Prosecutors are hunting for “solid proof” of tax evasion at the German Football Federation (DFB) following a raid on its offices on Tuesday.
Claims of corruption regarding the 2006 World Cup took a fresh twist when investigators searched the premises of the DFB headquarters in Frankfurt, and the home of its president Wolfgang Niersbach, his predecessor Theo Zwanziger and former general secretary Horst Schmidt.
Investigators are looking into claims that a tax-reducing arrangement was used to make a €6.7million payment to FIFA in the build-up to the global showpiece.
“The prosecution Frankfurt am Main has started investigations following the suspicions of fiscal evasions … connected to the €6.7million payment of the organisational committee of the DFB to the global football association FIFA, in the run-up to the World Cup 2006,” a statement from prosecutors’ office read.
“The accusations are pointed at the president of the DFB and former vice-president of the organisational committee, the president of the DFB in the year 2006 and treasurer of the organisational committee at that time as well as the former general secretary of the DFB.
“The defendants are being accused [of filing] an inaccurate tax declaration, while being in management responsibilities at that time. Corporate and commercial taxes as well as the solidarity taxes for the year 2006 have been cut by a substantial amount.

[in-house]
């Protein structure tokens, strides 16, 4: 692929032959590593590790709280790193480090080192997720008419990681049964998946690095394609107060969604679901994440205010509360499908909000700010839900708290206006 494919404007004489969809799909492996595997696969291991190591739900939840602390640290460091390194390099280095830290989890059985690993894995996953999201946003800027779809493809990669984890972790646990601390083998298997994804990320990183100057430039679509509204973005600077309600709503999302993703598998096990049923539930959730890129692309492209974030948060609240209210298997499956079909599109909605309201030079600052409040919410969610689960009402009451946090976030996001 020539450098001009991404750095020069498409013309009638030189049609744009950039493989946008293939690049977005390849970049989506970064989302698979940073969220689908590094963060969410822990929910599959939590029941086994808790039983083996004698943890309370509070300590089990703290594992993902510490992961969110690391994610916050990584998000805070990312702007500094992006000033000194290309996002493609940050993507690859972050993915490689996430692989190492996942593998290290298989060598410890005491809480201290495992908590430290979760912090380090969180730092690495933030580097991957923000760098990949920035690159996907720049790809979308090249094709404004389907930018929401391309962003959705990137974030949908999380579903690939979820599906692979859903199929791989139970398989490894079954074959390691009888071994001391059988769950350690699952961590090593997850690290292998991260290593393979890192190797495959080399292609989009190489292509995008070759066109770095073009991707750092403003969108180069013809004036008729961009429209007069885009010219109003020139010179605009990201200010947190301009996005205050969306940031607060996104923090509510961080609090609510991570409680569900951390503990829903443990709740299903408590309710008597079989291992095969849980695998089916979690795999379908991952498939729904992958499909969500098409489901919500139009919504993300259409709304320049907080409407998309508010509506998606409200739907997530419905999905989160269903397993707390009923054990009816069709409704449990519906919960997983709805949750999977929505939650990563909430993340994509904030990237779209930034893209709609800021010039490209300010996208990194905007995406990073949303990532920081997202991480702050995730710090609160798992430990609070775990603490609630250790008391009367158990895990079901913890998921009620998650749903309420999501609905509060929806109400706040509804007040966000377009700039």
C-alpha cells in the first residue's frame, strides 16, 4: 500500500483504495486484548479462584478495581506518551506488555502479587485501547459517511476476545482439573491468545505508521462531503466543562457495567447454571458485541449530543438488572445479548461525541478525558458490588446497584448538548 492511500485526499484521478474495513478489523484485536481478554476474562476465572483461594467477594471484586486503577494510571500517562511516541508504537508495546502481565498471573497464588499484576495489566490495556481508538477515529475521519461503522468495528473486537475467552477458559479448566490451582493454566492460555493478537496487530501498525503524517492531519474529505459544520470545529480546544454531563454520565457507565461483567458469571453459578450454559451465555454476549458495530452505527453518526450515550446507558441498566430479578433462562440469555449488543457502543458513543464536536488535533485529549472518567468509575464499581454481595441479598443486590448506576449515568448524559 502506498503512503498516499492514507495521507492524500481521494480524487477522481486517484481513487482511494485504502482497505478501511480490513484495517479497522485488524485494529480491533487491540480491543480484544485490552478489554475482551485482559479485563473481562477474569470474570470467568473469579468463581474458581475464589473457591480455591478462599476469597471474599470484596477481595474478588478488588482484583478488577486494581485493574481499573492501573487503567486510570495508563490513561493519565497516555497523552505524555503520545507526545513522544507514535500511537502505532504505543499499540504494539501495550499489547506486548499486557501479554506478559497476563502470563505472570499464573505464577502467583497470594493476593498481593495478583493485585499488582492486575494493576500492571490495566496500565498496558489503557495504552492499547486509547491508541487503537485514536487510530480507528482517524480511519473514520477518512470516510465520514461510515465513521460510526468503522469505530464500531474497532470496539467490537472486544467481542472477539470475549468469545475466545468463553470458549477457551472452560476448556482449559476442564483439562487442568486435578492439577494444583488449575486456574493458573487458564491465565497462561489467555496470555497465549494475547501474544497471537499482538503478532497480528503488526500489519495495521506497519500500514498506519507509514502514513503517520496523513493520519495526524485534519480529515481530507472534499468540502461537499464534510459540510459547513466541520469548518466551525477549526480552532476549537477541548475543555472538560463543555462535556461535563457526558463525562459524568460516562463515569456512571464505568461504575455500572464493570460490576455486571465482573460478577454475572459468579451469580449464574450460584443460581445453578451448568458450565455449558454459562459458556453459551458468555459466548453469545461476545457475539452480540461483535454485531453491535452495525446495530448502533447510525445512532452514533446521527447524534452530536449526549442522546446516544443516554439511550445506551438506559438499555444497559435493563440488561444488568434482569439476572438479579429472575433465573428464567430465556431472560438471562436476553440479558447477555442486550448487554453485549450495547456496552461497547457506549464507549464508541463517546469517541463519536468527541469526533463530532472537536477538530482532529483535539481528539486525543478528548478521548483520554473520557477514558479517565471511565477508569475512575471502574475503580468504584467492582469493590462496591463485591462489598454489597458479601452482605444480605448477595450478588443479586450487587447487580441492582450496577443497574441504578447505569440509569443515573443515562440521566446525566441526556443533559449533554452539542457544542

“By the current level of knowledge, the organisational committee is accused of using tax-reducing arrangements for a payment of €6.7million in the spring of 2005, which they got granted as a cultural program for the purpose of the World Cup 2006. They declared the payment as business expense, to get tax reduction, while it was used for a different purpose. A purpose which does not count as a business expense and does not provide said tax reduction.
“By a request of the prosecution the investigating judge in Frankfurt am Main has granted search warrants for the business premises of the DFB as well as the private homes of the accused, which were carried out by 50 officials of the tax investigation-Frankfurt as well as the priority prosecution for Economic Affairs in Frankfurt am Main.”
An investigation spokesperson added: “We are searching for any solid proof, which supports the suspicion of fiscal evasions.”
The raids followed news last month that FIFA’s Ethics Committee was investigating Franz Beckenbauer, who fronted the country’s organising committee for the World Cup.
Beckenbauer confirmed that a payment had been made to FIFA while the bidding process was ongoing, but stated that was in return for a financial grant and described it as a “mistake”.
According to the prosecutors’ statement, allegations of “embezzlement and bribery” have not been “further investigated due to limitation of legal proceedings (lapse of time)”.